Thursday, 29 November 2007

Andrew Keen at OEB

While he is kind of a pedant speaker (I hope for his karma he only plays it), he makes some good points.

- Kids are running the show, look at wikipedia, facebook...;
- economy of today is a Web2.0 economy;
- everyone is an autority;
=> so the challenge is to implement media literacy, so all kids would get to know what content is interesting and so on.

He also wrote a book (of which he is no doubt very proud to a strange extend): 'the cult of the amateur, he really does not trust the fact that everybody can create knowledge => the infinite monkey theory (give enough monkeys a typewriter and one of them will eventually publish a shakespeare).
the kids are in control, so the monkeys lead the world => he is not pro new media lets say.

What would be interesting would be to look at the discussions in the French revolution on education (Rousseau...). Maybe those discussions would parallel the ideas he is talking about now.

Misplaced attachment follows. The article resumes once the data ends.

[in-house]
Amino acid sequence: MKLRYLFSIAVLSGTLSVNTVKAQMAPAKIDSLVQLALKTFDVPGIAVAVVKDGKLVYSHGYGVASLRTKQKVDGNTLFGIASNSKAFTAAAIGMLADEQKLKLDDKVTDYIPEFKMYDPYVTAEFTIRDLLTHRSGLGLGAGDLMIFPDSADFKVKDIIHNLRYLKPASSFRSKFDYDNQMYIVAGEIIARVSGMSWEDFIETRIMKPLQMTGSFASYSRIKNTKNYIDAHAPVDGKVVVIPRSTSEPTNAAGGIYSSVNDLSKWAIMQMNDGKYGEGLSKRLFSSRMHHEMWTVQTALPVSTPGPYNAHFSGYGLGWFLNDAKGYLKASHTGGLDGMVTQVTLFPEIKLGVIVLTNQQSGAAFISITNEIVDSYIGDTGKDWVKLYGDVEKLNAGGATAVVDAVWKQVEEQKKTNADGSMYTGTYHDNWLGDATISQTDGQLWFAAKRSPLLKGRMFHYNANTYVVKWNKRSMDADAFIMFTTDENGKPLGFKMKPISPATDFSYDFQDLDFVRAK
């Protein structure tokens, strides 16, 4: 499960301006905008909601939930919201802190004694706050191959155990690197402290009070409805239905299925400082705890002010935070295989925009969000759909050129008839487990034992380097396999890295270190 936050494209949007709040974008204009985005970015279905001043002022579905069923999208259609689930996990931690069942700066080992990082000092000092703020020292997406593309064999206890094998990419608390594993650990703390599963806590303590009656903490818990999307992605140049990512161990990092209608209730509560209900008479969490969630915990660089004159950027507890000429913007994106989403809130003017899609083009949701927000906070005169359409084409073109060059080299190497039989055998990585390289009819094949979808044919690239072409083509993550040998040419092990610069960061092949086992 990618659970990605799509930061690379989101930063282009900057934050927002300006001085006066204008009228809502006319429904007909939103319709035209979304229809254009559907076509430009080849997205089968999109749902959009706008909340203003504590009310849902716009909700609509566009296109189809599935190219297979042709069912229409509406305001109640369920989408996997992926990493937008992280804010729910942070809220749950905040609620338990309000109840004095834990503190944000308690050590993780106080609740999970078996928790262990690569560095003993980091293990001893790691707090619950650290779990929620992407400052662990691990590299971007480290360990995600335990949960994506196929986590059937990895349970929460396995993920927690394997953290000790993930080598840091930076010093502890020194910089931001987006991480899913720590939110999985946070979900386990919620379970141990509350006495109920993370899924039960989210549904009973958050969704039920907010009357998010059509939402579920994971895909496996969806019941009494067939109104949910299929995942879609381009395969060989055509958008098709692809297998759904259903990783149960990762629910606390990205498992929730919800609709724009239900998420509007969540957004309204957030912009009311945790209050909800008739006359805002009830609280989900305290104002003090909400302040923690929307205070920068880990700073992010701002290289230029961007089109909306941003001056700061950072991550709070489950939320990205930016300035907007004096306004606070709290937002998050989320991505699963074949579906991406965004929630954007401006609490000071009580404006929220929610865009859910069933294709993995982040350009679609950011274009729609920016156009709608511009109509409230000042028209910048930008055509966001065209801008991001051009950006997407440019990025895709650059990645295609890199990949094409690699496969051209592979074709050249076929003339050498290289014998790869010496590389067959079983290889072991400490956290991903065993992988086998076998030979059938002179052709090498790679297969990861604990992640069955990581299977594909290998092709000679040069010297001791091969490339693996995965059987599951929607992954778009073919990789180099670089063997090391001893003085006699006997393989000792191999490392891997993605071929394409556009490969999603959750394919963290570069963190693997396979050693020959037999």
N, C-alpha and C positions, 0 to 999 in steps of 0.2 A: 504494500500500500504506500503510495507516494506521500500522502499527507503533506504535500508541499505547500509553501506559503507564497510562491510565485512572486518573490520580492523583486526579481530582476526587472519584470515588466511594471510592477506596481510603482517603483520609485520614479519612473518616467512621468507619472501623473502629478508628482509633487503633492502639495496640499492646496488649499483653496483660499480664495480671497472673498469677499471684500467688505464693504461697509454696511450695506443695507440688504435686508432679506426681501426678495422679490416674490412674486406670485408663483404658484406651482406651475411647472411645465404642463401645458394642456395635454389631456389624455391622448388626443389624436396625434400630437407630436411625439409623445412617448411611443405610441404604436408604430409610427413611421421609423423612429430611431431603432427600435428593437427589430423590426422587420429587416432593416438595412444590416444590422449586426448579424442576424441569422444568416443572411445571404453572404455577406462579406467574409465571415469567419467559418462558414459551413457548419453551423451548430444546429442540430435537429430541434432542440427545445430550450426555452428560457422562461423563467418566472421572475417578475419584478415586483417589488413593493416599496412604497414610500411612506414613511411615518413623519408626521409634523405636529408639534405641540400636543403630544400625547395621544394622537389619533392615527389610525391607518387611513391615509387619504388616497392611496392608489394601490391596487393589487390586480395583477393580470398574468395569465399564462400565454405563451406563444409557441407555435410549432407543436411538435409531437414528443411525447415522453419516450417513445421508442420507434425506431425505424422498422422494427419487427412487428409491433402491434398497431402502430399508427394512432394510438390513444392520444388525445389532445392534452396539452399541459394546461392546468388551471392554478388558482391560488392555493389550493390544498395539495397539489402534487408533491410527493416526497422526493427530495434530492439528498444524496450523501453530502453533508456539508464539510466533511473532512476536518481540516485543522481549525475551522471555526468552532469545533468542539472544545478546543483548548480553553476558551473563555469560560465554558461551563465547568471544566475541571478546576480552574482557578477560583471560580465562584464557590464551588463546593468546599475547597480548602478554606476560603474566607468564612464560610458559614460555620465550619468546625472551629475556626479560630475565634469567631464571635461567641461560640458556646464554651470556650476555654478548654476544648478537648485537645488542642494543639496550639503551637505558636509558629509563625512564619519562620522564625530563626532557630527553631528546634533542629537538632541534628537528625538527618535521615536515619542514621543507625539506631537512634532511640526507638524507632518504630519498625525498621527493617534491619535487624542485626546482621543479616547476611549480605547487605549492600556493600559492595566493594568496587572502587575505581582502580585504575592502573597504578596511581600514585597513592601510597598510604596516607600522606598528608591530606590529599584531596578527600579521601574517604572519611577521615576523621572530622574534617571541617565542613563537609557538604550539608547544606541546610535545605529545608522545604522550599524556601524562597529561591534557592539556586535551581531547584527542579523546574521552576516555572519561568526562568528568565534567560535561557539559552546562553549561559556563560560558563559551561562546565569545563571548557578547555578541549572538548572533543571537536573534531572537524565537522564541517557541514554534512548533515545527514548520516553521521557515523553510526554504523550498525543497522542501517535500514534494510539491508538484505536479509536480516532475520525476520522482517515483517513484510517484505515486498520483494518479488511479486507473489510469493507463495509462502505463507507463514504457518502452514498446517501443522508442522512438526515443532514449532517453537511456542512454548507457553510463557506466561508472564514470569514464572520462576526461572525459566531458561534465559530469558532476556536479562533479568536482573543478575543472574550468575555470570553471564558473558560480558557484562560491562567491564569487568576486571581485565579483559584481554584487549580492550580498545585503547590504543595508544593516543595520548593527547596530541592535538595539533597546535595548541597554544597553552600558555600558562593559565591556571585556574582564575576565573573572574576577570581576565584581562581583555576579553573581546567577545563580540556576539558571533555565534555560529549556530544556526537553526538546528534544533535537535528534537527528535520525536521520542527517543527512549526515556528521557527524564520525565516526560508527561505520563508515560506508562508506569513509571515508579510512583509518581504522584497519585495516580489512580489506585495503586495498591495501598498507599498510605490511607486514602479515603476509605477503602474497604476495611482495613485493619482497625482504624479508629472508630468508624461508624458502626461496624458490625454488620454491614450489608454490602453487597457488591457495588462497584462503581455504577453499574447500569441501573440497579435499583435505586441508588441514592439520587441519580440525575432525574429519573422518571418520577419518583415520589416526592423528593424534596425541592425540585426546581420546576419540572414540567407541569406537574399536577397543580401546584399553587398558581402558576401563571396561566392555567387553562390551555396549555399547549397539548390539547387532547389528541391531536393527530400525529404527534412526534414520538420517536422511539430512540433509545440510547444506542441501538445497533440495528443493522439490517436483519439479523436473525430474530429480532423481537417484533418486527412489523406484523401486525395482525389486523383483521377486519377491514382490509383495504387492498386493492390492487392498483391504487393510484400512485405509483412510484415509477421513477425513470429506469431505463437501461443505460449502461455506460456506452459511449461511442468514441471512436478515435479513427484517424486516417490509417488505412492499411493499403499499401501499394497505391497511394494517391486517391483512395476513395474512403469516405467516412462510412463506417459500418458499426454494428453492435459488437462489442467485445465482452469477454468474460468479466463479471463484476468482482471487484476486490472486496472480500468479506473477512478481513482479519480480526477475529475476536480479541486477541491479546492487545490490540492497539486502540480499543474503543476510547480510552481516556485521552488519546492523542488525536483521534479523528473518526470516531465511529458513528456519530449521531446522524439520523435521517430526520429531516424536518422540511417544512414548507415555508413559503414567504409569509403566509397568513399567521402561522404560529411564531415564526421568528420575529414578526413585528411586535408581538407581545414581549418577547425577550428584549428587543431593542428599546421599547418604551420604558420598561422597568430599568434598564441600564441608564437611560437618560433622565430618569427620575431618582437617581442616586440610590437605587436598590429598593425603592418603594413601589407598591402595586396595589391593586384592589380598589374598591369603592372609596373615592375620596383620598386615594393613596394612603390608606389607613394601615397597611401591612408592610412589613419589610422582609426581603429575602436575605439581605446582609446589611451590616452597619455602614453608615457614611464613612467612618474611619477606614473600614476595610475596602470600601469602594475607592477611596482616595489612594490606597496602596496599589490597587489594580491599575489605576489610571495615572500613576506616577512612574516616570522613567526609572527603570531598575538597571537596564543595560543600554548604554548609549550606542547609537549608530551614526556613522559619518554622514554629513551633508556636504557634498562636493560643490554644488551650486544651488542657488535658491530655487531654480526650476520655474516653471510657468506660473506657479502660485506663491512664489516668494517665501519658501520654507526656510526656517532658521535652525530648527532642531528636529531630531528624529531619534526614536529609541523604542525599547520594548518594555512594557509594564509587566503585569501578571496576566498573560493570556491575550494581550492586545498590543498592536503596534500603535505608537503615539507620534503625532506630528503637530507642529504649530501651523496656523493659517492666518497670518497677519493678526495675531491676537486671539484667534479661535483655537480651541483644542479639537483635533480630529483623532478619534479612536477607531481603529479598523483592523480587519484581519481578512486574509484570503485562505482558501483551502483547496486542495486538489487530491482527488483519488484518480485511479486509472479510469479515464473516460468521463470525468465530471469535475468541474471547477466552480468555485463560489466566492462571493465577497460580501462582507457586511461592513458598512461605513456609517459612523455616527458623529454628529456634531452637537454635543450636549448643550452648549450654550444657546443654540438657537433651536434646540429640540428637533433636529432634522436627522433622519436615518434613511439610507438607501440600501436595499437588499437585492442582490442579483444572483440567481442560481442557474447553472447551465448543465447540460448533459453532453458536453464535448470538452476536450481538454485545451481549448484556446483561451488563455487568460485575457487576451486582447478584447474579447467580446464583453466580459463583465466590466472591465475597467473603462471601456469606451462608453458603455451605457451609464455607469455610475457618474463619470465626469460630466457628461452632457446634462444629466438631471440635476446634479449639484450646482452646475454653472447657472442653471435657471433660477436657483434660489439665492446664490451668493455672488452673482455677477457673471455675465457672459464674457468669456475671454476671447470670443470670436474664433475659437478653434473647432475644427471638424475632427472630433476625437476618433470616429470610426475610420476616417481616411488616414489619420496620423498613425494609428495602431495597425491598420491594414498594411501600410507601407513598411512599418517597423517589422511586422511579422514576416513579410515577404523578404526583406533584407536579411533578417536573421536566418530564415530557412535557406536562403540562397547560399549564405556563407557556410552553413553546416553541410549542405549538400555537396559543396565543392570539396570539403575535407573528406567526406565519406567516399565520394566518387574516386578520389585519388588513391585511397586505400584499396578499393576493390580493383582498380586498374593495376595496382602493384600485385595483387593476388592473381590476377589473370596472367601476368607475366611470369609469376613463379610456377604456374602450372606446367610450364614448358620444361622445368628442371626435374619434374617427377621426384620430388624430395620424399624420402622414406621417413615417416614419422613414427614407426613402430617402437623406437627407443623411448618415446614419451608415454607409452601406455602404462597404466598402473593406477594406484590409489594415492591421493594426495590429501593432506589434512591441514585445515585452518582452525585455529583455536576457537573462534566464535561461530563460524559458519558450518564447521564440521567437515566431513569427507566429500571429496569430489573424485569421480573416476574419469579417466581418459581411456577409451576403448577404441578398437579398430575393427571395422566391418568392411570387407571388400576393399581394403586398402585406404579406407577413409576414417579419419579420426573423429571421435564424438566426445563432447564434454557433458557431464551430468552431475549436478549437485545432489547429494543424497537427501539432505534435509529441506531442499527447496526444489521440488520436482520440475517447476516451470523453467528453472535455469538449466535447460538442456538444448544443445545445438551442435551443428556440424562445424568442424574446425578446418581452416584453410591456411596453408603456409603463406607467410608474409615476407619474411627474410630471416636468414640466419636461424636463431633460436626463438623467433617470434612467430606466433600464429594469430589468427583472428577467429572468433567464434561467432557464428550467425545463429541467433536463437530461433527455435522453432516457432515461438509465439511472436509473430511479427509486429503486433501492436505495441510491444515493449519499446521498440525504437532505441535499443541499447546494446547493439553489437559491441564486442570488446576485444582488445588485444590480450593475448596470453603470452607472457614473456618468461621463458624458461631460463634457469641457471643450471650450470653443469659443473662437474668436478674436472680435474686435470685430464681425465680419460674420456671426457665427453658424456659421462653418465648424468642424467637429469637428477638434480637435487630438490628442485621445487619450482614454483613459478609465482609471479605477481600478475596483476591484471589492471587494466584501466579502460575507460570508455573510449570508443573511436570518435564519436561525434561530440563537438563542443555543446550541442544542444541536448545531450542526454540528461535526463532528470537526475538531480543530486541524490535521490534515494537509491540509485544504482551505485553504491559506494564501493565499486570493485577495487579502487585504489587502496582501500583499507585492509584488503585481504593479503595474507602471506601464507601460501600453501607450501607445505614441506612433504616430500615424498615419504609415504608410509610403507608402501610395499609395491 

He is going on on Pamela Anderson and why she is not as important as Marie Curie, though the wikipedia has equally long sentences on these two characters.
But I think, each time has its soap opera players and soap characters have always been discussed and used in stories and knowledge.
The characters of Greek mythology were soap opera characters... so do we say Greec mythology is not historically interesting and lets erase it because it was not scientific enough?
It would be interesting also to see whether there are historical waves that have a focus on science and then again on cultural ... etcetera with moral differences that are related to this.

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